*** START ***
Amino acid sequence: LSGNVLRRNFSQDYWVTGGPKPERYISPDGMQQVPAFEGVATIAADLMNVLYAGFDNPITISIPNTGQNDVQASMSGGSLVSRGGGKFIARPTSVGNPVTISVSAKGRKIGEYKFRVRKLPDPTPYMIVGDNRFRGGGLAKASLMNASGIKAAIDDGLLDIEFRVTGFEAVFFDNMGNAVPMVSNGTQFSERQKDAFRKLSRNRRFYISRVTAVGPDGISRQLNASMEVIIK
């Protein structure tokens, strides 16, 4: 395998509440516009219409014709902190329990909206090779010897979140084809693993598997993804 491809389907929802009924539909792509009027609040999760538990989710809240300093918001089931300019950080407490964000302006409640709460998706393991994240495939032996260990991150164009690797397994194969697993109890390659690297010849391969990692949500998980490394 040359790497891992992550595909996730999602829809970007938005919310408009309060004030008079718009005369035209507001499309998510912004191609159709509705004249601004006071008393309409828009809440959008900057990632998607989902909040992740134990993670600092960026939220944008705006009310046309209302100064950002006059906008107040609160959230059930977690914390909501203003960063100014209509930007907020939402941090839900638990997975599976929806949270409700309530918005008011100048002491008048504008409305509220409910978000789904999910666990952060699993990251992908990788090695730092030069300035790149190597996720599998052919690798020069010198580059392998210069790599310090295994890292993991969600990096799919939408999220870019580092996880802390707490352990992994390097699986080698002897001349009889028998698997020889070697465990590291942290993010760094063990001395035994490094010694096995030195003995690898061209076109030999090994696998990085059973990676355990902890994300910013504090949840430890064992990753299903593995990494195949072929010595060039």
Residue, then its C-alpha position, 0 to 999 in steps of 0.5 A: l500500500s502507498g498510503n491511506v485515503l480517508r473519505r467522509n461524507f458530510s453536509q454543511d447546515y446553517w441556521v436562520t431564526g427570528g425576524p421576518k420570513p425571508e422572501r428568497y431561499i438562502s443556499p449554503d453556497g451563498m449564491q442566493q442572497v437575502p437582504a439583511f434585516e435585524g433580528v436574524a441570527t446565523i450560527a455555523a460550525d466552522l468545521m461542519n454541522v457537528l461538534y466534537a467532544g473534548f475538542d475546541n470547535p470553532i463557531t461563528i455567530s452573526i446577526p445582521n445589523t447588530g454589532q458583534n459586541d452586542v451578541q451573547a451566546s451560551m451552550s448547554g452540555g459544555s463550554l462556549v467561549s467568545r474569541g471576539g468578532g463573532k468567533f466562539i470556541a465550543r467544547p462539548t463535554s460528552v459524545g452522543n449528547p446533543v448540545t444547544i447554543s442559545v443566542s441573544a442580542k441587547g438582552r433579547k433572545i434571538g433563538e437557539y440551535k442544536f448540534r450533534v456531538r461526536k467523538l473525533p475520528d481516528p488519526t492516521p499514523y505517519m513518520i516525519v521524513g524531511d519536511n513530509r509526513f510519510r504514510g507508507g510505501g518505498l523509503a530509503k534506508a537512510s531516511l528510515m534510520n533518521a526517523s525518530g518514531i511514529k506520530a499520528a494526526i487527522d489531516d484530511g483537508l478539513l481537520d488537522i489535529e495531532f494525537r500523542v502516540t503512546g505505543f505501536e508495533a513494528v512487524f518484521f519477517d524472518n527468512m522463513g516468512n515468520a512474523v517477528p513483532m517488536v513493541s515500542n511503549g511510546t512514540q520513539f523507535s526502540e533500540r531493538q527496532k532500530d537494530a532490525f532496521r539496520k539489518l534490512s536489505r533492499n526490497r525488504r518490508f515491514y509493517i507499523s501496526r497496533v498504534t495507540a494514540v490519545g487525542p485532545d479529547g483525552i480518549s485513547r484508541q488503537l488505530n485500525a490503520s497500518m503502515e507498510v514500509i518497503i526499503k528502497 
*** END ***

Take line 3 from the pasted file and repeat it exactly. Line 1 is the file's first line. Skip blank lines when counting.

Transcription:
Residue, then its C-alpha position, 0 to 999 in steps of 0.5 A: l500500500s502507498g498510503n491511506v485515503l480517508r473519505r467522509n461524507f458530510s453536509q454543511d447546515y446553517w441556521v436562520t431564526g427570528g425576524p421576518k420570513p425571508e422572501r428568497y431561499i438562502s443556499p449554503d453556497g451563498m449564491q442566493q442572497v437575502p437582504a439583511f434585516e435585524g433580528v436574524a441570527t446565523i450560527a455555523a460550525d466552522l468545521m461542519n454541522v457537528l461538534y466534537a467532544g473534548f475538542d475546541n470547535p470553532i463557531t461563528i455567530s452573526i446577526p445582521n445589523t447588530g454589532q458583534n459586541d452586542v451578541q451573547a451566546s451560551m451552550s448547554g452540555g459544555s463550554l462556549v467561549s467568545r474569541g471576539g468578532g463573532k468567533f466562539i470556541a465550543r467544547p462539548t463535554s460528552v459524545g452522543n449528547p446533543v448540545t444547544i447554543s442559545v443566542s441573544a442580542k441587547g438582552r433579547k433572545i434571538g433563538e437557539y440551535k442544536f448540534r450533534v456531538r461526536k467523538l473525533p475520528d481516528p488519526t492516521p499514523y505517519m513518520i516525519v521524513g524531511d519536511n513530509r509526513f510519510r504514510g507508507g510505501g518505498l523509503a530509503k534506508a537512510s531516511l528510515m534510520n533518521a526517523s525518530g518514531i511514529k506520530a499520528a494526526i487527522d489531516d484530511g483537508l478539513l481537520d488537522i489535529e495531532f494525537r500523542v502516540t503512546g505505543f505501536e508495533a513494528v512487524f518484521f519477517d524472518n527468512m522463513g516468512n515468520a512474523v517477528p513483532m517488536v513493541s515500542n511503549g511510546t512514540q520513539f523507535s526502540e533500540r531493538q527496532k532500530d537494530a532490525f532496521r539496520k539489518l534490512s536489505r533492499n526490497r525488504r518490508f515491514y509493517i507499523s501496526r497496533v498504534t495507540a494514540v490519545g487525542p485532545d479529547g483525552i480518549s485513547r484508541q488503537l488505530n485500525a490503520s497500518m503502515e507498510v514500509i518497503i526499503k528502497 